We are working on further tests across other sectors and audiences to see if this line is universally beneficial or if there are different nudges that work better depending on the context.

Test 2: Interactivity in the Invite

Our second test trialled including a question within the email invite vs. a control group with a standard invite text. A teaser to bring the connection between the participant and the survey forward from the landing page to the email itself. This was a two cell test with c.29,000 contacts per cell.

The question used was a generic research question asking about interest in the sector which the survey was about, clicking a response redirected respondents to the survey.

While positive, the results of this test were less impressive than the previous one:

No survey question embedded
Survey question embedded
Survey entry rate4.6%6.0%
Survey complete rate2.6%2.8%

We see a +1.4pts uplift in survey entry (+30%), but only a +0.2pts uplift in completion (+8%), with the majority of respondents bouncing straight out of the survey on the first page.

The increase in completion rate remains helpful, although only one-third as successful as Test 1. However, this test is viewed as a missed opportunity – huge increase in entry rate demonstrates the power of the intervention, but the bounce behaviour highlights that the landing page is too weak to convert this into a stronger survey completion uplift.

So guess what we’re testing next?


Overall, these tests have done more than just improve our response rates for more efficient and effective research, they have helped to demonstrate the power of experimentation for our clients and researchers. We’d love to hear about your own efforts to encourage others to question our industry norms and apply test methodologies to find the best way forward.



Adam Pemberton
Adam Pemberton is a Group Research Director at 2CV. His goal is to help people figure out what works based on evidence rather than eminence. If you are looking for someone just to prove that you are right, you might be better asking someone else.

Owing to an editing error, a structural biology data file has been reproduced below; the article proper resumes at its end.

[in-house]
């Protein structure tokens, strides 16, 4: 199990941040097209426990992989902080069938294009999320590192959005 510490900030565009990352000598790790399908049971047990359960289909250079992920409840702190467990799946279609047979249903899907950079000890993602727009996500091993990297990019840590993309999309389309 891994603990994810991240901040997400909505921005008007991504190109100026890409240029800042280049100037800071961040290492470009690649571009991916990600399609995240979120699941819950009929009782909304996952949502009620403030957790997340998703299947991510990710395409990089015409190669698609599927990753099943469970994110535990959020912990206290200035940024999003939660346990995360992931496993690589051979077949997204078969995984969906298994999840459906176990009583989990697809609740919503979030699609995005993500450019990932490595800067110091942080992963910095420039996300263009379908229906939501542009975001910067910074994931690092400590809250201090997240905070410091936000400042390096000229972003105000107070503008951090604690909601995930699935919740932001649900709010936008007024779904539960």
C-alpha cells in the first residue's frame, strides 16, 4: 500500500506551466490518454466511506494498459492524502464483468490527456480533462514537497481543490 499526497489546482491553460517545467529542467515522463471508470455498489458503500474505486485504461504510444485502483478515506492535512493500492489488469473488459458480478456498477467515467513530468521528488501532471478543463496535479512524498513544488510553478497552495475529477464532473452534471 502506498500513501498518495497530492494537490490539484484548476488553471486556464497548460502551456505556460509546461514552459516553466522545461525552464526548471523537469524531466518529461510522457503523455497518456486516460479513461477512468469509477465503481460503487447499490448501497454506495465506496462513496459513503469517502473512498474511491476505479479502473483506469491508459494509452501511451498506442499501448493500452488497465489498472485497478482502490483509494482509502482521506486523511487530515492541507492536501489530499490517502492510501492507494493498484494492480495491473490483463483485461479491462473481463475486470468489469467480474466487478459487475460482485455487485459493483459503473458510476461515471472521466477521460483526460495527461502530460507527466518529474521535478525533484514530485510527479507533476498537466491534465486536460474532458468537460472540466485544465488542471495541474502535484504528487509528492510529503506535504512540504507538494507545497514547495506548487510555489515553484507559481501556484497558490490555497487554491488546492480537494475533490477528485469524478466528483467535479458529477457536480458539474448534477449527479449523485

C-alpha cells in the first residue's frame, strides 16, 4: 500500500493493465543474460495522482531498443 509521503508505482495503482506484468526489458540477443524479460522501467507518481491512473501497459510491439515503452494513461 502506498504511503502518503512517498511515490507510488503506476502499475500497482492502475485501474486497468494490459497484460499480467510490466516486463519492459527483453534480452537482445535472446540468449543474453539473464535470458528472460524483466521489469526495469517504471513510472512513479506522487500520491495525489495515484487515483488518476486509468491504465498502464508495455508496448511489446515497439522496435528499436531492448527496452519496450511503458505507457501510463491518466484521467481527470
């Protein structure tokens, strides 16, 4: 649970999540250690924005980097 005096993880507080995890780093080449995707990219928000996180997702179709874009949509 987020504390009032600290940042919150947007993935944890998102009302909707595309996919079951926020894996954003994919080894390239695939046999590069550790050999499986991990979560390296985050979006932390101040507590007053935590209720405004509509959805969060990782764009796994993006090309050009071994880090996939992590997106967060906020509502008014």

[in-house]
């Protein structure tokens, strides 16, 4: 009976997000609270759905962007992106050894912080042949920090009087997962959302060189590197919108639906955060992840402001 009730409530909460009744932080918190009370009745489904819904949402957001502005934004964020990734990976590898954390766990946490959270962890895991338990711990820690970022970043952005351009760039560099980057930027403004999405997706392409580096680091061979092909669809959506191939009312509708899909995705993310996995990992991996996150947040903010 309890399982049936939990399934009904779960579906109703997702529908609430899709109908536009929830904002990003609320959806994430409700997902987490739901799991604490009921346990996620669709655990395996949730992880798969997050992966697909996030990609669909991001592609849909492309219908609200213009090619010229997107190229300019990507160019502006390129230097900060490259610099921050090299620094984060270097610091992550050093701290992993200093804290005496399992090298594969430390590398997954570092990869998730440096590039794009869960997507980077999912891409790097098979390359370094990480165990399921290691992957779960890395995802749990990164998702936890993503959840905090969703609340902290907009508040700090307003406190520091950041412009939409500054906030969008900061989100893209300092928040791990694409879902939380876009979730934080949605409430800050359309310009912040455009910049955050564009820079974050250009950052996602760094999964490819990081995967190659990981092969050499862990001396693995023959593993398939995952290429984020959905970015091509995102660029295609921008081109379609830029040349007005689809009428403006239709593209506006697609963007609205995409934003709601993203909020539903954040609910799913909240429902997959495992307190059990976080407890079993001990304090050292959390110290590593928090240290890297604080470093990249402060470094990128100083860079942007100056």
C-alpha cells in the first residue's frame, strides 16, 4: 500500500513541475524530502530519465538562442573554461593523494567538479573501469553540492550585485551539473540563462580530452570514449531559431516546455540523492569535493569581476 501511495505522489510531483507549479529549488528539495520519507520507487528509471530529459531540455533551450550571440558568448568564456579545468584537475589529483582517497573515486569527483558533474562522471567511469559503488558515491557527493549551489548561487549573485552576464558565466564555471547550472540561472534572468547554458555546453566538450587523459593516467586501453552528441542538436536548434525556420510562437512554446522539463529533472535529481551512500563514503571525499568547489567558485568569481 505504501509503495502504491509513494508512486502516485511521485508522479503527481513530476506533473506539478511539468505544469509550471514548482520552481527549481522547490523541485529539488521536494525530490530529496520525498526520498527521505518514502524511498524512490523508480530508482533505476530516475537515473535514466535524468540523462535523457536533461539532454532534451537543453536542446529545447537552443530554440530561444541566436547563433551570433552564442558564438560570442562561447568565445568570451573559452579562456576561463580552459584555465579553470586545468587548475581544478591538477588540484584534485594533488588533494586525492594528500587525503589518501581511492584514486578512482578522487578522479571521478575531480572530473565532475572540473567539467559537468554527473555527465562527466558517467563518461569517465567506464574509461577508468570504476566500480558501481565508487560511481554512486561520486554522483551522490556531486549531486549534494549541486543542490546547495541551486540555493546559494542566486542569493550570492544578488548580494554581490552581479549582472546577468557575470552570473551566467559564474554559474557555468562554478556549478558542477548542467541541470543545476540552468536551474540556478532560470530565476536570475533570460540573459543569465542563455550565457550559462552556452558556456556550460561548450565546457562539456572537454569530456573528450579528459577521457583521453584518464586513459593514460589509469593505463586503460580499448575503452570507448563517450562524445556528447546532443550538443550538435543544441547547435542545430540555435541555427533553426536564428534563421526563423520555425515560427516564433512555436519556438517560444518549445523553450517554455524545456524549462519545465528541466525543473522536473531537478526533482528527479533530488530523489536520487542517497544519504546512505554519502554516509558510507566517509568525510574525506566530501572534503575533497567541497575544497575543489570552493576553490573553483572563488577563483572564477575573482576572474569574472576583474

Adam Pemberton
Adam Pemberton

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By |2018-07-31T11:19:13+00:00July 30th, 2018|


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  2. Michael August 12, 2018 at 10:23 pm - Reply

    Thanks for sharing. While I find the results interesting, I couldn’t help but think that the critical variable might be linked to other variables. For example, the customer segment being surveyed (e.g. casual consumers with low switching costs vs a locked-in market segment) or the survey’s relationship with the brand identity (e.g. a luxury brand’s customers might have a higher sensitivity to, say, loss aversion) or some other factor. Of course you can’t test for all variables all the time, but your generalized findings yielding slight differences across the variables you tested might not hold water in many cases. It seems that the best you can state is, “When we do not know anything about the brand and its customers and their related segments, then personalization provides a slightly higher survey response rate than other variables tested.” Otherwise, I’m not sure how to useful the findings are. Not trying to be snarky, because I do appreciate the efforts into designing the experiment.

    • Adam Pemberton August 13, 2018 at 9:46 am - Reply

      Hi Michael – oh, for sure; it doesn’t read as snarky and we’re in agreement. We’re not applying the finding universally – we’re designing more tests to use with different audiences and are not necessarily expecting the same result! It’s more a demonstration of how a simple test can yield effective results. The magnitude of the change may seem ‘slight’ but in terms of sampling it’s a strong one and as few mailouts are one-offs, using one as a test will pay dividends for a long time after.

      I think there’s also a question if this is a permanent effect, or, if we rerun the test after 5 or 10 more mailouts, we’ll find that it has lost some efficacy either through fatigue or the shifting preferences of the audience.

      There’s so much to take account of, this is really just a jumping off point.